In yesterday’s New York Times crossword puzzle there’s a clue reading ”Night novelist.” The answer is “Wiesel.”
The puzzle thus enters the fray in a long debate about how to characterize Elie Wiesel’s book about Auschwitz. Is it a memoir? A novel? Something else?
As I wrote in 2006:
Wiesel himself was forced to clear the air in an interview with The New York Times. Night “is not a novel at all,” Wiesel said. “All the people I describe were with me there. I object angrily if someone mentions it as a novel.”
And yet, in the past, Wiesel hasn’t helped matters in this regard. In 1972, Hill & Wang packaged Night with two other books, Dawn and The Accident, which Wiesel clearly identified as novels. The set’s cover refers to the works as “Three Tales by Elie Wiesel.” In a later edition of the same volume, Wiesel refers to all three books as “narratives,” although he calls Night a “testimony,” and the other two “commentaries.”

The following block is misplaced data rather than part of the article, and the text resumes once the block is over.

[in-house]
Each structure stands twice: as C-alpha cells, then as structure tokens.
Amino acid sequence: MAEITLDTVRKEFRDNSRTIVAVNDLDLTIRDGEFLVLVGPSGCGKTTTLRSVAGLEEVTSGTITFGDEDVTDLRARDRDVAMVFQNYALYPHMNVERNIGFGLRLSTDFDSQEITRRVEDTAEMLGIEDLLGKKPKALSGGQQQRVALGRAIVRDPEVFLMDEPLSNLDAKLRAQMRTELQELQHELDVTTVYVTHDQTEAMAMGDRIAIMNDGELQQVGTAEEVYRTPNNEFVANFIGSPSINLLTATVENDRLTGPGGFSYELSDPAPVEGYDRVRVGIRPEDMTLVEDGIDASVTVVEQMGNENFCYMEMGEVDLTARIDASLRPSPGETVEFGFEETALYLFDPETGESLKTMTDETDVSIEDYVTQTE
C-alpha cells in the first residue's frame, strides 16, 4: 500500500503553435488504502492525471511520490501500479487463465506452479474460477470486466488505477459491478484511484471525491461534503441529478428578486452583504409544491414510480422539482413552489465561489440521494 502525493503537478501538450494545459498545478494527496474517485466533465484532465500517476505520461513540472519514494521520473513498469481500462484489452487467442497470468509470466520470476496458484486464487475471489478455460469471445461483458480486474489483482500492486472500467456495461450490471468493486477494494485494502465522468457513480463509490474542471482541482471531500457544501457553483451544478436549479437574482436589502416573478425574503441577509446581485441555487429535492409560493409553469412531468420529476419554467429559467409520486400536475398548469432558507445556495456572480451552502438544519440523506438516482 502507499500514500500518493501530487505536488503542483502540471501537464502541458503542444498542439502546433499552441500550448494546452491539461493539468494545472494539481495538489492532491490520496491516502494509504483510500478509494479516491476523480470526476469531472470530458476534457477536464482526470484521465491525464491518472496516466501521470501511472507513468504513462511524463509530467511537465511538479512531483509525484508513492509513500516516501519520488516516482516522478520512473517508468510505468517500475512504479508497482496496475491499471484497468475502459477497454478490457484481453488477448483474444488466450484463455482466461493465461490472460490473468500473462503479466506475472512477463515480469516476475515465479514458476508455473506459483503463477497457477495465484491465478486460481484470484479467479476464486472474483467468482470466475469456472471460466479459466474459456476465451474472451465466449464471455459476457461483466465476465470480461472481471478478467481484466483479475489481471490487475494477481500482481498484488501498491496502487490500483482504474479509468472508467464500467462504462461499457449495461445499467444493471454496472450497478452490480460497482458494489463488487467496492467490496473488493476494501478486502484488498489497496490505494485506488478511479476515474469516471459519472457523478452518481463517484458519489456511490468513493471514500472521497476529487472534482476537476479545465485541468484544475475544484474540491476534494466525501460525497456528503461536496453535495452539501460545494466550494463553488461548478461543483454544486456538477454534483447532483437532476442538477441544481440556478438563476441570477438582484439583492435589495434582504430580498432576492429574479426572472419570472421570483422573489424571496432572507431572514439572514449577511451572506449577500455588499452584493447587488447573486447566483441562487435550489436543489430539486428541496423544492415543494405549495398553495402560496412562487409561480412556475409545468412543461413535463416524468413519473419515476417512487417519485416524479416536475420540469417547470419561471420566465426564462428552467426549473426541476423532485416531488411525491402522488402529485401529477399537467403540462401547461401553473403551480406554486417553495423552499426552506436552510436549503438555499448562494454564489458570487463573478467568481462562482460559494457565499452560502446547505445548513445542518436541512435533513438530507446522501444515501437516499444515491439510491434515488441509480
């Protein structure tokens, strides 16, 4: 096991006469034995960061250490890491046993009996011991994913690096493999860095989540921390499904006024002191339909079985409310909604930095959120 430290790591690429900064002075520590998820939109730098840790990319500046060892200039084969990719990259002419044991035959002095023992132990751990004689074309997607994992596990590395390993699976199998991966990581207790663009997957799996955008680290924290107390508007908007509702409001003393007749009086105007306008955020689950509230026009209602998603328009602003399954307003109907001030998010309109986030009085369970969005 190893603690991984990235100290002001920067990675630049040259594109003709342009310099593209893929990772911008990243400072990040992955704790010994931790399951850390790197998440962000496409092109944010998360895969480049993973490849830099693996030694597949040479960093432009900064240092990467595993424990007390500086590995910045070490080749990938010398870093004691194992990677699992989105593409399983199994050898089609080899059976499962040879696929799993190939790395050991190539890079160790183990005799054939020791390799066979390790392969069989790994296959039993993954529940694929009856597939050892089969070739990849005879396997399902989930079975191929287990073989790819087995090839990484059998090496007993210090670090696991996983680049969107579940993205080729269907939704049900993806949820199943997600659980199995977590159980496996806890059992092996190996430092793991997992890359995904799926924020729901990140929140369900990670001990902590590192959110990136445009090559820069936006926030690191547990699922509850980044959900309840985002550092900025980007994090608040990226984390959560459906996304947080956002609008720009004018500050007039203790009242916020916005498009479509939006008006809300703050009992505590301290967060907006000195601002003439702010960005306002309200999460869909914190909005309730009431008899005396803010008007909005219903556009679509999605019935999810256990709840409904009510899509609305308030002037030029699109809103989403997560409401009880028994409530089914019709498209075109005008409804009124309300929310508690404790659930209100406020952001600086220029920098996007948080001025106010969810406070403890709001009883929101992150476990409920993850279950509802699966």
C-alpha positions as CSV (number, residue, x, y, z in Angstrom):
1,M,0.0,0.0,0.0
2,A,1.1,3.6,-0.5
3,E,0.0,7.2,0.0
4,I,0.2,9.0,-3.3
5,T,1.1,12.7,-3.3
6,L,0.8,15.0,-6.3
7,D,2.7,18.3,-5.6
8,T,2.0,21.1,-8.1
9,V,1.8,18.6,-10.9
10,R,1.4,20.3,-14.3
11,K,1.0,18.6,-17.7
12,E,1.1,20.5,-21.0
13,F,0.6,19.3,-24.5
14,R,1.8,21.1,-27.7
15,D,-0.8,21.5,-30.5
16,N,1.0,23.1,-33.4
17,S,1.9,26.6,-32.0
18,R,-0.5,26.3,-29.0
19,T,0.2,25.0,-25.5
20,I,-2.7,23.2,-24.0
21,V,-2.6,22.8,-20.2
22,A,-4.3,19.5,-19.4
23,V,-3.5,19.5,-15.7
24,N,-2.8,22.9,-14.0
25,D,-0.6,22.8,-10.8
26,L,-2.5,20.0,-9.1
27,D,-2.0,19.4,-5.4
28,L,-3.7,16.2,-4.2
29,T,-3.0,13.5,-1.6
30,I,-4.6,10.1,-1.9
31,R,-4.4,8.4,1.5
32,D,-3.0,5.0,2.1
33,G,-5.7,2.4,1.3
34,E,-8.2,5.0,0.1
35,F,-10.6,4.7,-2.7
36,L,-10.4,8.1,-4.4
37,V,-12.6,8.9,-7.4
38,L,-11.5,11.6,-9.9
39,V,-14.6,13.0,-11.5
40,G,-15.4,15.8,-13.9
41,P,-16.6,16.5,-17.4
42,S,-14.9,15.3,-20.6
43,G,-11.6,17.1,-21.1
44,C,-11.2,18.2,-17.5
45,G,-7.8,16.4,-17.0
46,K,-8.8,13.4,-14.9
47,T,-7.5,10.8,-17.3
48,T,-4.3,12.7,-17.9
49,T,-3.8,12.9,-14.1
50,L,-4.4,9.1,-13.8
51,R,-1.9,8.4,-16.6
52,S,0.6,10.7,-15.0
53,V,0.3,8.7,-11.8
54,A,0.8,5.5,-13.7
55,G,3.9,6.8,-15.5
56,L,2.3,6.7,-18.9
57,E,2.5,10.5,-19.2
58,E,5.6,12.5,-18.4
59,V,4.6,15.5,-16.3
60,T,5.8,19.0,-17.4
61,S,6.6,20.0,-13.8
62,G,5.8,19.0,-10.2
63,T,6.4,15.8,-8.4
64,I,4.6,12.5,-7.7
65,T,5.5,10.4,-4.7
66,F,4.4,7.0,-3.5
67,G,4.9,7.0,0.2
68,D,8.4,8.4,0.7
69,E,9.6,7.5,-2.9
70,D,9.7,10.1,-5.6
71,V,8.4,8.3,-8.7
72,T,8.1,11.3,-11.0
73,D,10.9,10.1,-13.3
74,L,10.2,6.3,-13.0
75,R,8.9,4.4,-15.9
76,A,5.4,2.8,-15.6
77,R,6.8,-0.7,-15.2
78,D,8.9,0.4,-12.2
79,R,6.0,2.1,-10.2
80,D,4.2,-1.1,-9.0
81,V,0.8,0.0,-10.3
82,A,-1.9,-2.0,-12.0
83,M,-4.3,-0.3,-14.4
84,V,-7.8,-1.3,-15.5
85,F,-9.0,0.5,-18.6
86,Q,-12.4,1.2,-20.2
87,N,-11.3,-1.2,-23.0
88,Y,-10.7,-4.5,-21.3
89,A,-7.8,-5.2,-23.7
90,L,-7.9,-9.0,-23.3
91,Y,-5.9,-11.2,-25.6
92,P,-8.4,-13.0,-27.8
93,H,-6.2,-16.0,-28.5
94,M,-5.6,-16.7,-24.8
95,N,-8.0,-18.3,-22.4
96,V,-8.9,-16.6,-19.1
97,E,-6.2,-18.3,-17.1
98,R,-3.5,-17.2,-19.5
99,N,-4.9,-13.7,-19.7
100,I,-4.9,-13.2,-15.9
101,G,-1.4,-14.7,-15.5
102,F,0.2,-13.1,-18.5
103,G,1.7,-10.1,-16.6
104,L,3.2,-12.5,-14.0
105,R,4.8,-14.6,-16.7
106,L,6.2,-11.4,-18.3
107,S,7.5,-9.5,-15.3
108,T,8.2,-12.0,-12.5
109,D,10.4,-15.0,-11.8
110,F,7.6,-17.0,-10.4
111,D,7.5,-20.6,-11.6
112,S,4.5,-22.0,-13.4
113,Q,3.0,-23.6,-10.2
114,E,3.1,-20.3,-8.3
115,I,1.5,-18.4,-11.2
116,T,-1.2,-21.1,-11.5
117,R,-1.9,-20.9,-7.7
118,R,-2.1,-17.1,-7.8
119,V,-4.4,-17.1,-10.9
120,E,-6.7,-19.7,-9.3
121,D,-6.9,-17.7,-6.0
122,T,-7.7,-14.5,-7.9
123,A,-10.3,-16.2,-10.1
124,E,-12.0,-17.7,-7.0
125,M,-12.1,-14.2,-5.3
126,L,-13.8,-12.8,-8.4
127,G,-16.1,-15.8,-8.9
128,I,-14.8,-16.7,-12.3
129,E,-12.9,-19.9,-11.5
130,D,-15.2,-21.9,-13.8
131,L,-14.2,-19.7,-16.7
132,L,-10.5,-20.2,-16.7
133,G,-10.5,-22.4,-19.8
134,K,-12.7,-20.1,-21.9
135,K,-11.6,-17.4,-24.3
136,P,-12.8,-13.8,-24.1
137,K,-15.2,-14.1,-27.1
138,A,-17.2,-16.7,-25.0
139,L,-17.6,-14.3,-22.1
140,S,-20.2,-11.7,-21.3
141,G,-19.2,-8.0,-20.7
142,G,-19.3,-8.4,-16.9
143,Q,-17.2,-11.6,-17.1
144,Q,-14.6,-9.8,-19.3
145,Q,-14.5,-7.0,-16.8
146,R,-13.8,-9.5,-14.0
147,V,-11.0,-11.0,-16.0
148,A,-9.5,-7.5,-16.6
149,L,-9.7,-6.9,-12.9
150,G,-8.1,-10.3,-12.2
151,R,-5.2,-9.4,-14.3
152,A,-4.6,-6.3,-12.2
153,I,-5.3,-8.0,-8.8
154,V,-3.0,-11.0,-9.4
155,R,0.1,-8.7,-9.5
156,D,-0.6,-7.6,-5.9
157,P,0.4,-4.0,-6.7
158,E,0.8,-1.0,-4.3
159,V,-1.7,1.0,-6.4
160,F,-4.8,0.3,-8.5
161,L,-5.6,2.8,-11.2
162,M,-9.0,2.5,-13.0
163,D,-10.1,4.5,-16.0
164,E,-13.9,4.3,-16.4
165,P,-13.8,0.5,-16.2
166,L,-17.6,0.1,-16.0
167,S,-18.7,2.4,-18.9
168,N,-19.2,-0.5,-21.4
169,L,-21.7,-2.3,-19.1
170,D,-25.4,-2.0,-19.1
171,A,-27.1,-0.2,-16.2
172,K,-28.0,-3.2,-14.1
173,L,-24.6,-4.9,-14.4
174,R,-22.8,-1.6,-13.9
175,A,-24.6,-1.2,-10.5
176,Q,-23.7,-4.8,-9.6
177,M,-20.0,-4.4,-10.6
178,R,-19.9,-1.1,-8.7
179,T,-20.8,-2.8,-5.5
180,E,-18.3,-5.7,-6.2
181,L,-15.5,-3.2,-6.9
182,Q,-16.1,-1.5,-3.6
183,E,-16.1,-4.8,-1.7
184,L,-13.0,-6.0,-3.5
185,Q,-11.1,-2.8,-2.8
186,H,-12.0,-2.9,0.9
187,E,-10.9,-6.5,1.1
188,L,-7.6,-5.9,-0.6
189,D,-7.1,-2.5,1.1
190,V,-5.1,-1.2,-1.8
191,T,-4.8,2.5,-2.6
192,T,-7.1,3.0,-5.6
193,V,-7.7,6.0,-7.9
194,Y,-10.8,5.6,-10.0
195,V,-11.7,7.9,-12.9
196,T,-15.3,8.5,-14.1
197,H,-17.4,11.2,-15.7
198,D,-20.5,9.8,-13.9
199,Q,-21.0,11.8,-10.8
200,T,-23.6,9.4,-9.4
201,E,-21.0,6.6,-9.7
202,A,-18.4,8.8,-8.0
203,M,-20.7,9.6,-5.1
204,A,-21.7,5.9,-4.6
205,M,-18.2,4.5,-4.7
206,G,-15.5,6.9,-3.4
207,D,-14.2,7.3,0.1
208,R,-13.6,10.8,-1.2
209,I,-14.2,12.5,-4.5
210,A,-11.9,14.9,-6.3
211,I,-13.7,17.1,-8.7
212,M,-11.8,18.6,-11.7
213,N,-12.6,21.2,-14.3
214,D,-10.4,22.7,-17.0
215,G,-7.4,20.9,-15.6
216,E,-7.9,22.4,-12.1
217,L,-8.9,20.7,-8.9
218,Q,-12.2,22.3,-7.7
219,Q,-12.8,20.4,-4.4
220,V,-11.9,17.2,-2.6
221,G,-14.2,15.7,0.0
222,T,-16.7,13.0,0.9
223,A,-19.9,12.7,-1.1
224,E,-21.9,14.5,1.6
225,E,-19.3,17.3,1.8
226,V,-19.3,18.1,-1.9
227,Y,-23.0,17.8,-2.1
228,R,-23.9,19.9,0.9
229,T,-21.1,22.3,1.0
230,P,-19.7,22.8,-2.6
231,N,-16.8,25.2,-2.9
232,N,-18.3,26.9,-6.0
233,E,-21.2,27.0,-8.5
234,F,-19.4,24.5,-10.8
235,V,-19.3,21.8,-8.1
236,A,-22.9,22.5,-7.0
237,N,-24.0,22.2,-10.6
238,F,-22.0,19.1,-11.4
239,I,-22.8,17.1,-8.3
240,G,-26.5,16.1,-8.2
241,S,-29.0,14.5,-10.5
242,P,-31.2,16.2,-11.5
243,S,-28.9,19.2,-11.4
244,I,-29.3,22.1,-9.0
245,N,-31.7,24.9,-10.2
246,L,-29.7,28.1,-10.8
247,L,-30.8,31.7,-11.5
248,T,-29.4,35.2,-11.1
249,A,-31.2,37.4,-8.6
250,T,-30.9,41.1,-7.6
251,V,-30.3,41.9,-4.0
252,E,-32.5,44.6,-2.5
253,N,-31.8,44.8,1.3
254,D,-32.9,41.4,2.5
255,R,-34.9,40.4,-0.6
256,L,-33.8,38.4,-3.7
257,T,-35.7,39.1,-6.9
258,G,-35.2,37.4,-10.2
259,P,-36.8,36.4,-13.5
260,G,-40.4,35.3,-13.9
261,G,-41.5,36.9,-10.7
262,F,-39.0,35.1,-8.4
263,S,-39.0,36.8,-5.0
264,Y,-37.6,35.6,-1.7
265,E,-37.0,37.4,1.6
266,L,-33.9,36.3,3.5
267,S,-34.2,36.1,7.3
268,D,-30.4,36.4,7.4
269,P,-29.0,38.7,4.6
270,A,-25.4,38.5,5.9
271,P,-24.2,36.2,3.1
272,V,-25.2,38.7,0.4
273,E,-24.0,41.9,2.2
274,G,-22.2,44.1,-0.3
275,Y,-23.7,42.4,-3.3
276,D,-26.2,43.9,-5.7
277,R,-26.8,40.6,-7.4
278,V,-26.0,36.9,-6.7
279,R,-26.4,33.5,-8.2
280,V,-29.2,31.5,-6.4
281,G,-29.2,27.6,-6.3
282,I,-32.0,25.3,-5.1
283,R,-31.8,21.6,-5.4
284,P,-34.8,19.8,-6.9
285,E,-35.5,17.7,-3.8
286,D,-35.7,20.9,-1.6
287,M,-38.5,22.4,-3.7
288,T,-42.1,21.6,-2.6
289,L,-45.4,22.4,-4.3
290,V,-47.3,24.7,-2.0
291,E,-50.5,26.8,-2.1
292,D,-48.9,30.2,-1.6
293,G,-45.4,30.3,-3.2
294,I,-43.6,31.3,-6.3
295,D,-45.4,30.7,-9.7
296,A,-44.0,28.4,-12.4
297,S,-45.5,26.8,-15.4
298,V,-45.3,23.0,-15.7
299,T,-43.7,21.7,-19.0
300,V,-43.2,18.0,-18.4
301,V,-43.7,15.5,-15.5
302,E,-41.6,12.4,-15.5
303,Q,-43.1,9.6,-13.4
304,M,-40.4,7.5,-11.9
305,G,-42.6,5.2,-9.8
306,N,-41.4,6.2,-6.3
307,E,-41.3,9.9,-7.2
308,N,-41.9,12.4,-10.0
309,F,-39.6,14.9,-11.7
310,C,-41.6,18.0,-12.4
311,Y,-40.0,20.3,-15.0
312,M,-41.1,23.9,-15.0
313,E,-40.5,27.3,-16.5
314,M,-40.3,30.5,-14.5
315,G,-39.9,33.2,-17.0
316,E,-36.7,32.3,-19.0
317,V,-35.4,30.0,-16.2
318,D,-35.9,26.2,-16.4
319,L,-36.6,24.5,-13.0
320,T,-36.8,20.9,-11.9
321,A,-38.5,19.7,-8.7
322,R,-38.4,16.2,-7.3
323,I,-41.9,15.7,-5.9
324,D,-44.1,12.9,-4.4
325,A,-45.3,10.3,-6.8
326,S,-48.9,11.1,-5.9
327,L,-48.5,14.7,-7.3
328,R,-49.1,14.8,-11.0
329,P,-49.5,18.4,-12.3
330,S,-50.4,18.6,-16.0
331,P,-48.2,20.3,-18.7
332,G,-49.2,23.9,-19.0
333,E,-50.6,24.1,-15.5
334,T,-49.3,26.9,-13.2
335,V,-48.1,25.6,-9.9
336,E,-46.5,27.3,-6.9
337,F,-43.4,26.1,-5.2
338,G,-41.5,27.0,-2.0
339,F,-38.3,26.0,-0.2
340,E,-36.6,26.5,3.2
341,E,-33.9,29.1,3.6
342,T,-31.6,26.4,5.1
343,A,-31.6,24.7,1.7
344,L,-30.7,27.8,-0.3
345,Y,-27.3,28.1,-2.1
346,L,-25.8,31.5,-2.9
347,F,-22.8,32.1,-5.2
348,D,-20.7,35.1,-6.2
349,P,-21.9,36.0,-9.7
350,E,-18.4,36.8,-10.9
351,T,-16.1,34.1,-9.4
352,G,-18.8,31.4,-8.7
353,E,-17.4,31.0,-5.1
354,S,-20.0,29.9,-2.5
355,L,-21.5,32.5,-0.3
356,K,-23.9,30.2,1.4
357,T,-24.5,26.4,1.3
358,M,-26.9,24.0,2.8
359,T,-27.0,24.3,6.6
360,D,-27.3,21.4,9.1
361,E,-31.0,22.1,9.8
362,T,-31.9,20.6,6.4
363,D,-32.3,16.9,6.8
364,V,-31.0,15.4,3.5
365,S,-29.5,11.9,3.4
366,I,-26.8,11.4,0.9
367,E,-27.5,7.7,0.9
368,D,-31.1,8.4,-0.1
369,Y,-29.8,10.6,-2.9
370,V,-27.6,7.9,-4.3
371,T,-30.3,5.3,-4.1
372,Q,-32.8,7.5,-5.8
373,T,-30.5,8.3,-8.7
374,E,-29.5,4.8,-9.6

Now it’s true that Wiesel has written novels. But in the case of the puzzle clue, the word “novelist” after the book title suggests the latter is a novel.
In the August 19, 2007 Times paperback best seller list, Night is listed under “nonfiction.”
Does the editor think a correction is in order, or does he stand by the clue? I sent a note to the Times crossword blog to find out.